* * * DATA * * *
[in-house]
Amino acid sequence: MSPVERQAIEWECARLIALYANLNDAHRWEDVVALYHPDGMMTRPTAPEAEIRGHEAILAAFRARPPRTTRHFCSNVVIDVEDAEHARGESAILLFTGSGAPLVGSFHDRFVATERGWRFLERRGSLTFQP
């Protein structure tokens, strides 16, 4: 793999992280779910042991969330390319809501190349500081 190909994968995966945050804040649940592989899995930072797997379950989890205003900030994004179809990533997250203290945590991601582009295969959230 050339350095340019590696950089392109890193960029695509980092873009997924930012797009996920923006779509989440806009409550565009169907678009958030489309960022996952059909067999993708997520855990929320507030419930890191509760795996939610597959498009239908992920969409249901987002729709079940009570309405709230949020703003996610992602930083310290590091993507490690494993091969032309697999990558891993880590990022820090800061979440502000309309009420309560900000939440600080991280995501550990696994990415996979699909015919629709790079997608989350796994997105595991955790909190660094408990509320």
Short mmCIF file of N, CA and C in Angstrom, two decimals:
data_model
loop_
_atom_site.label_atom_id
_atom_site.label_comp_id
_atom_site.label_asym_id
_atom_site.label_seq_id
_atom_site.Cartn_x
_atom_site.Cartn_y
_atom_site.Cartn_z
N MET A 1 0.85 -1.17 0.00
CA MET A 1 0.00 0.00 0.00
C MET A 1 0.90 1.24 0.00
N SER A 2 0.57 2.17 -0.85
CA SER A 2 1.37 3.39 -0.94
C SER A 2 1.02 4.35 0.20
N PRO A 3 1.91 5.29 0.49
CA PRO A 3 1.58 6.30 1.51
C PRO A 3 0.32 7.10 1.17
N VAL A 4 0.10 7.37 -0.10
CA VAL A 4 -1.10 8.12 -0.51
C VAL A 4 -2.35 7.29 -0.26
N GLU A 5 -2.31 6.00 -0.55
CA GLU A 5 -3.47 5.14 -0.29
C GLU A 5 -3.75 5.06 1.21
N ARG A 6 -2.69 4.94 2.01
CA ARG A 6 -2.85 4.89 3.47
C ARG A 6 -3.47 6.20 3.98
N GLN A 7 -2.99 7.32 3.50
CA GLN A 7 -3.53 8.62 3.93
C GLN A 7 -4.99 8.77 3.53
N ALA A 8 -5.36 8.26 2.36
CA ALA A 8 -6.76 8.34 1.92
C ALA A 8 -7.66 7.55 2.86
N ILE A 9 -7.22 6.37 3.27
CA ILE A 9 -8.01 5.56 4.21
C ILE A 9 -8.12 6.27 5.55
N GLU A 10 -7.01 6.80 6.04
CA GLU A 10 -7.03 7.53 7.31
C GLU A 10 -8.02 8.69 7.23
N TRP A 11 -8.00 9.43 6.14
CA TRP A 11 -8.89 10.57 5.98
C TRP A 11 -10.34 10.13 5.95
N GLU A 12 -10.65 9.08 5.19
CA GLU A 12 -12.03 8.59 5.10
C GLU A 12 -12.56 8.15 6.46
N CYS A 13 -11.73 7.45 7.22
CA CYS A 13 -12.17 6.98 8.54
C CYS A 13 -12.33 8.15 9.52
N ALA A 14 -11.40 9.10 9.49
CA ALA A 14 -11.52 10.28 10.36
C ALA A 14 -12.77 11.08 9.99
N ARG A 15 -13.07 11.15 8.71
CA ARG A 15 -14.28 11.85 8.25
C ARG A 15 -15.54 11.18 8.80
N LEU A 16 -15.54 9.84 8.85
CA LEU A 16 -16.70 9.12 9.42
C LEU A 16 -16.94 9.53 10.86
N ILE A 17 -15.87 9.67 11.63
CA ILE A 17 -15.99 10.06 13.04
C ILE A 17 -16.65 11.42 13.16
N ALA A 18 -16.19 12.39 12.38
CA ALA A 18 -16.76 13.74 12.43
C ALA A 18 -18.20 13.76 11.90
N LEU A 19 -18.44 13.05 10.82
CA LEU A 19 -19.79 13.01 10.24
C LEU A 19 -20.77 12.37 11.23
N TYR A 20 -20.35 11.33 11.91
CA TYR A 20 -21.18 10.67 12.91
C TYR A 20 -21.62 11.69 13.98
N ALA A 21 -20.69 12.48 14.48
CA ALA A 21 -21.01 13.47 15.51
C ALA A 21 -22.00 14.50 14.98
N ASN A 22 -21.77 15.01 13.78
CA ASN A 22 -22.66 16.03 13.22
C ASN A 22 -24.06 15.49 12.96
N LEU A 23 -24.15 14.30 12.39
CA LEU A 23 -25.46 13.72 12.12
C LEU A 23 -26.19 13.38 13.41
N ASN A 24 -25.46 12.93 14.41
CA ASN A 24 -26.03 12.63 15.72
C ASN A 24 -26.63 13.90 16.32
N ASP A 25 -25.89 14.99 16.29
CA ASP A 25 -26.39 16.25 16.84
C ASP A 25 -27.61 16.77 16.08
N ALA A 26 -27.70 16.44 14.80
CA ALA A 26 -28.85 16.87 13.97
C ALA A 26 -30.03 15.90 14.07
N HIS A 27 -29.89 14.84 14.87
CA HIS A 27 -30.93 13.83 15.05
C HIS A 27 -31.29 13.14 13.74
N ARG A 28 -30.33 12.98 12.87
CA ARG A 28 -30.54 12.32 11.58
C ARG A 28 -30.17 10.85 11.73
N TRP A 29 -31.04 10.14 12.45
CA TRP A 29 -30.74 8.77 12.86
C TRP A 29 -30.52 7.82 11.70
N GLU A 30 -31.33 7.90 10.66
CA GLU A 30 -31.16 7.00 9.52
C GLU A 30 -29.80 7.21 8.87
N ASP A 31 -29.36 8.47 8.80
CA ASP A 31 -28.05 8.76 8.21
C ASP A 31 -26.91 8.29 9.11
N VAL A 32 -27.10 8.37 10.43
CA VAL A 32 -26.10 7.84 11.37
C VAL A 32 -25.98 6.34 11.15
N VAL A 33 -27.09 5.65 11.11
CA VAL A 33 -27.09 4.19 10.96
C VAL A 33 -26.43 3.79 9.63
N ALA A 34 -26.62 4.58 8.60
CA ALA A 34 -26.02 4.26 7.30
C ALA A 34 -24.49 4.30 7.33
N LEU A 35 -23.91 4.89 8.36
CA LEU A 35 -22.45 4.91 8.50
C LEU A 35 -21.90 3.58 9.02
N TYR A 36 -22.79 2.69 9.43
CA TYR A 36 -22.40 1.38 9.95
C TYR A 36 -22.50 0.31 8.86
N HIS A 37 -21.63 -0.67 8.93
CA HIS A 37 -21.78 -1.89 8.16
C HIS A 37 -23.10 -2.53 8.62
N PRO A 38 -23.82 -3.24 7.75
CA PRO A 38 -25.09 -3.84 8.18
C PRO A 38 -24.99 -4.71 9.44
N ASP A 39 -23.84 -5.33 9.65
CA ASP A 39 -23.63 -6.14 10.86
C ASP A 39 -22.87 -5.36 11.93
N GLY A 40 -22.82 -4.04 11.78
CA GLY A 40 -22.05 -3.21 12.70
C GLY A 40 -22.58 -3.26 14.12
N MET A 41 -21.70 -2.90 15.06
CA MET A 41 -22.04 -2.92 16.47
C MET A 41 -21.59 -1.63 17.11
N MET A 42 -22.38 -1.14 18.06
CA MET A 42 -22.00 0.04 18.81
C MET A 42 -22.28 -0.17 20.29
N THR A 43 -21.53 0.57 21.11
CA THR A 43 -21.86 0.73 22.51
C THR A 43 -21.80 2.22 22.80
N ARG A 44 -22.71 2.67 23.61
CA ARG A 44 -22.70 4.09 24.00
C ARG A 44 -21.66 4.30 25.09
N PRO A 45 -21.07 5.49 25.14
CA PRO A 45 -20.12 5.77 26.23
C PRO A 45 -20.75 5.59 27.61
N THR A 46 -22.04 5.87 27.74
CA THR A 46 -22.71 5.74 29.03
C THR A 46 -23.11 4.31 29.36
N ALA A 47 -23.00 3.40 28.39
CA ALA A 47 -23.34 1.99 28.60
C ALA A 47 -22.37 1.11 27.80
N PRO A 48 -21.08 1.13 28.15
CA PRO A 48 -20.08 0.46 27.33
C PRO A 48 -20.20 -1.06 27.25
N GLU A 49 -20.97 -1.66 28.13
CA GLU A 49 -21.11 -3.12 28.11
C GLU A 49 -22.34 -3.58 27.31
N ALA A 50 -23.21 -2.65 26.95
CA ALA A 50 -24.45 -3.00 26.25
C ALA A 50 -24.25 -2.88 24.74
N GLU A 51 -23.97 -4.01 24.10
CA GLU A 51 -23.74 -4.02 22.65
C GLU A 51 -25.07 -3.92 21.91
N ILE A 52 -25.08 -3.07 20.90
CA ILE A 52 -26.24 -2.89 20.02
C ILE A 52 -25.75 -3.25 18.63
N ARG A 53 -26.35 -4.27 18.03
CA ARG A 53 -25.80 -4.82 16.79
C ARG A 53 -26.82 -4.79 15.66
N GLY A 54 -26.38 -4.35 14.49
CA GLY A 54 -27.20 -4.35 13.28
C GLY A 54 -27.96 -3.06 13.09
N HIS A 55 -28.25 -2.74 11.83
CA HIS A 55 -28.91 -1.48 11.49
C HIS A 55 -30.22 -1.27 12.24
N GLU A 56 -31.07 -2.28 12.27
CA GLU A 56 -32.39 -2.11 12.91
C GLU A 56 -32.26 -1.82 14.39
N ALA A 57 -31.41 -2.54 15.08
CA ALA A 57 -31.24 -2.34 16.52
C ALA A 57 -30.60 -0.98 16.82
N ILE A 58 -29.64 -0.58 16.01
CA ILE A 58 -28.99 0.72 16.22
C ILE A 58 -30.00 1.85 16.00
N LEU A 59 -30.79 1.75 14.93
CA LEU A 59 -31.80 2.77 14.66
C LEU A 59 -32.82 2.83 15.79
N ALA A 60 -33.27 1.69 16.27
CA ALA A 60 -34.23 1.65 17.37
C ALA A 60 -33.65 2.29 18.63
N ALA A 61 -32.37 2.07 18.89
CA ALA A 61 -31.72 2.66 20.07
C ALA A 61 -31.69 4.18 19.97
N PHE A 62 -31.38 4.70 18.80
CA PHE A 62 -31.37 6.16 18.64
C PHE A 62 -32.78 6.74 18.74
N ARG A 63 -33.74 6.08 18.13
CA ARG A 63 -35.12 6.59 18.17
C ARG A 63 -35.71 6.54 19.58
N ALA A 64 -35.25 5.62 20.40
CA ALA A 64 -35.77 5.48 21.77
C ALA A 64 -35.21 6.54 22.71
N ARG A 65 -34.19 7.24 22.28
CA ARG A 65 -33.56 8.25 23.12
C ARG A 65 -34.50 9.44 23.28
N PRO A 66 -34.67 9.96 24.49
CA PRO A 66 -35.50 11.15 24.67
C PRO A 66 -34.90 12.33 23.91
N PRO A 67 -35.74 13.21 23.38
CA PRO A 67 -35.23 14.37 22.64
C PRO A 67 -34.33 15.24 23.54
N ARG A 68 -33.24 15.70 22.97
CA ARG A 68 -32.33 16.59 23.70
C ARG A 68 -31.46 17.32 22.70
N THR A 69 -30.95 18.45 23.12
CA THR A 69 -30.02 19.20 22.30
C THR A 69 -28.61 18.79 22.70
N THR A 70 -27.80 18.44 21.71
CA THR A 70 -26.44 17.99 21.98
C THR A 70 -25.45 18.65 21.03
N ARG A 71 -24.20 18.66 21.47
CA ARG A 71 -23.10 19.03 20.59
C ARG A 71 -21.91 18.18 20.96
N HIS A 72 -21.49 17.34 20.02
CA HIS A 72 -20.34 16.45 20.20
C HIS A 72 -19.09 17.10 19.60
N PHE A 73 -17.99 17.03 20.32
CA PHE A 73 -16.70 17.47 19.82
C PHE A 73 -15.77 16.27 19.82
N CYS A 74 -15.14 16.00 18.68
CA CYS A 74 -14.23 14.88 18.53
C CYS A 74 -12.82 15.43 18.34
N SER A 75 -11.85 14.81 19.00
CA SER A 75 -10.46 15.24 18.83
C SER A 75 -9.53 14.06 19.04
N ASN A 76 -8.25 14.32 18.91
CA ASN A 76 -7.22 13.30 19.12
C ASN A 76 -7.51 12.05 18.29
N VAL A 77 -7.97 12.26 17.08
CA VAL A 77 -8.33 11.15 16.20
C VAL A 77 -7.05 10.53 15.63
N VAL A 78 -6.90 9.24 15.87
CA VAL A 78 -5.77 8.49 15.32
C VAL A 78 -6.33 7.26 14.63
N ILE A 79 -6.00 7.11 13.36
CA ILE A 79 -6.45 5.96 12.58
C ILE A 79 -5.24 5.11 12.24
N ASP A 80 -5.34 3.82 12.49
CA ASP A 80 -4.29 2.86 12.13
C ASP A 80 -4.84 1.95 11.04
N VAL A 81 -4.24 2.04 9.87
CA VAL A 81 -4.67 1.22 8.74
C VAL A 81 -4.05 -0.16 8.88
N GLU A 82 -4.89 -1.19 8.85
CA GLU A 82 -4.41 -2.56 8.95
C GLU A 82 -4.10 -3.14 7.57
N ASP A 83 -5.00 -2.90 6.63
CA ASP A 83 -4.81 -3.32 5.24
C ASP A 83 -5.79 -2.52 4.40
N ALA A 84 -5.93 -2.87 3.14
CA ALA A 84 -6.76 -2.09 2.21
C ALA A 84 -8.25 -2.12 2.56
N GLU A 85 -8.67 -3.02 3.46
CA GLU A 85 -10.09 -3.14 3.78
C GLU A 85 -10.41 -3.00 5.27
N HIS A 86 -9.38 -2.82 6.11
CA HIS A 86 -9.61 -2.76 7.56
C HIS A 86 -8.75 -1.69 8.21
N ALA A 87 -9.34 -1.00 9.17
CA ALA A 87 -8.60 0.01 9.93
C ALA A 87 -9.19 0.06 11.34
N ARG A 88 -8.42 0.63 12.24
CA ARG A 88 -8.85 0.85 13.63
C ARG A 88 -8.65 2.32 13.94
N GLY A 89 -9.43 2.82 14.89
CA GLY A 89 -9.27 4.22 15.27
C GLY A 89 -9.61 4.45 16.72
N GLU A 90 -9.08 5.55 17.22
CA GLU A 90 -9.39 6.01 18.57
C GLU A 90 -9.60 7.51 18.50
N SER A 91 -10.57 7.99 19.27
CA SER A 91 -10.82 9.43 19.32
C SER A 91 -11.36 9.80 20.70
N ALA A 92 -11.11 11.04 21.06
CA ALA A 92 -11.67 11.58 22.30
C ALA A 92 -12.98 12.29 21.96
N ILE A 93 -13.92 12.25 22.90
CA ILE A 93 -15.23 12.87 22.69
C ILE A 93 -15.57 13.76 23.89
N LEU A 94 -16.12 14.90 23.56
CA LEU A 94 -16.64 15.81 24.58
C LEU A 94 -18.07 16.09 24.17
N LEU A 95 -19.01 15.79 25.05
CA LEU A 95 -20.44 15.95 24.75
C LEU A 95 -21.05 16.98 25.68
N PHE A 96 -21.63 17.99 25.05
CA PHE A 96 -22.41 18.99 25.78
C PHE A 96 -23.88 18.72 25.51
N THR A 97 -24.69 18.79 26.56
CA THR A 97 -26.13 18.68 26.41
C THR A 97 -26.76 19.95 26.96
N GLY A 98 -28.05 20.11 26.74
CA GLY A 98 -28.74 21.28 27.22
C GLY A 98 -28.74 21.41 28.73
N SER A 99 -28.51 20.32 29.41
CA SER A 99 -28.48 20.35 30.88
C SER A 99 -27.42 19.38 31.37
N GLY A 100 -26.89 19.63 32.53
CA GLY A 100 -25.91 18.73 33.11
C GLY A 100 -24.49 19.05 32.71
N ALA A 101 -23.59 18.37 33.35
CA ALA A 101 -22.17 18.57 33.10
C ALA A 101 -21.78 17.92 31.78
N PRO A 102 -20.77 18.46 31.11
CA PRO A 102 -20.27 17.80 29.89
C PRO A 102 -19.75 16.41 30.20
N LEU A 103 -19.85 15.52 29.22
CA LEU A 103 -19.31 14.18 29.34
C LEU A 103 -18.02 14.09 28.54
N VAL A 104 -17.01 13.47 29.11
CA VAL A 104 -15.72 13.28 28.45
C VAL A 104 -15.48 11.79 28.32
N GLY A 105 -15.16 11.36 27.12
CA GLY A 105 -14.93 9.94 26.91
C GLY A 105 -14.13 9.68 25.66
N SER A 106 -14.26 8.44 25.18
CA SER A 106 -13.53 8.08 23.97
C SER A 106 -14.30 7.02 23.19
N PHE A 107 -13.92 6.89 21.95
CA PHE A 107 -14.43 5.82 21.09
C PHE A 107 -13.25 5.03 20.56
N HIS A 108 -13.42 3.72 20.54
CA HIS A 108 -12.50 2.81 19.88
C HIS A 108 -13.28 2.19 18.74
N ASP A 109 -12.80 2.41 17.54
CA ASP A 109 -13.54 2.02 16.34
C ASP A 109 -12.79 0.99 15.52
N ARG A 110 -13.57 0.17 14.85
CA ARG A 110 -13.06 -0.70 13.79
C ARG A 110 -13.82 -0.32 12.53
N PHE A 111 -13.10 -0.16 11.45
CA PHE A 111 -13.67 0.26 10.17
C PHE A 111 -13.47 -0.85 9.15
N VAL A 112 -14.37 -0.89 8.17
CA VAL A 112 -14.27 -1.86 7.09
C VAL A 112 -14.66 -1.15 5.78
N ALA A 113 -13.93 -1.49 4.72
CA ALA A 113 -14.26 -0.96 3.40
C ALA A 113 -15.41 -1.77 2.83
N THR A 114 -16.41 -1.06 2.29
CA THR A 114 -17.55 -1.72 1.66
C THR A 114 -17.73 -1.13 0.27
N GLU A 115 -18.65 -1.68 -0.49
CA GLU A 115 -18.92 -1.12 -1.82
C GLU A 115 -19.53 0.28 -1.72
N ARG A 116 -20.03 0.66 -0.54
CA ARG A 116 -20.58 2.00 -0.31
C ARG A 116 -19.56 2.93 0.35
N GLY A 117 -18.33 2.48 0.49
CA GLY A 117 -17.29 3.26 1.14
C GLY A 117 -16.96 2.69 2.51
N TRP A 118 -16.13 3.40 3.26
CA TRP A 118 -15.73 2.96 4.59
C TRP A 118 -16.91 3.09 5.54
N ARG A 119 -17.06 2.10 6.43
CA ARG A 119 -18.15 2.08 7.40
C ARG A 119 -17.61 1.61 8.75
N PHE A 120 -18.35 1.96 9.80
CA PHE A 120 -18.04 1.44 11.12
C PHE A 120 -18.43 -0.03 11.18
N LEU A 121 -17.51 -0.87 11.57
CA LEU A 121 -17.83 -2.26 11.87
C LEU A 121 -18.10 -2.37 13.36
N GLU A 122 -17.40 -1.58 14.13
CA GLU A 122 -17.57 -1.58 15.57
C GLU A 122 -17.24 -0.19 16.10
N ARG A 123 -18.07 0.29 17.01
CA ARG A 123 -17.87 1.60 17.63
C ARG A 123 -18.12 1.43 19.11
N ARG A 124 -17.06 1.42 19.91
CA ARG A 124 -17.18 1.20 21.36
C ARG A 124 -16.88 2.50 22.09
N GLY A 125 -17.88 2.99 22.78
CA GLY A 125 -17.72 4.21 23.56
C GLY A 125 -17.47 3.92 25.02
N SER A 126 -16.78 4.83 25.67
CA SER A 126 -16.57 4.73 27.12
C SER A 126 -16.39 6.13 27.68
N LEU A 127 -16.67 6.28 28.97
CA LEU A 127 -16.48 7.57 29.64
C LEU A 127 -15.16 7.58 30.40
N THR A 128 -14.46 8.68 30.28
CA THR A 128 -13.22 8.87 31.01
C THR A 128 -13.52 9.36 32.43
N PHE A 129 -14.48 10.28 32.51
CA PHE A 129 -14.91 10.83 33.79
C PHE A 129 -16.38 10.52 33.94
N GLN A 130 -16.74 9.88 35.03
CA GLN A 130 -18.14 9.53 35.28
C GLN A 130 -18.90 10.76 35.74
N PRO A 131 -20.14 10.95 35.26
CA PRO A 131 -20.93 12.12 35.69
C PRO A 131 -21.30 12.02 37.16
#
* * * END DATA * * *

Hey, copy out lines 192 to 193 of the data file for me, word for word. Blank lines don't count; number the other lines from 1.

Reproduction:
CA ALA A 60 -34.23 1.65 17.37
C ALA A 60 -33.65 2.29 18.63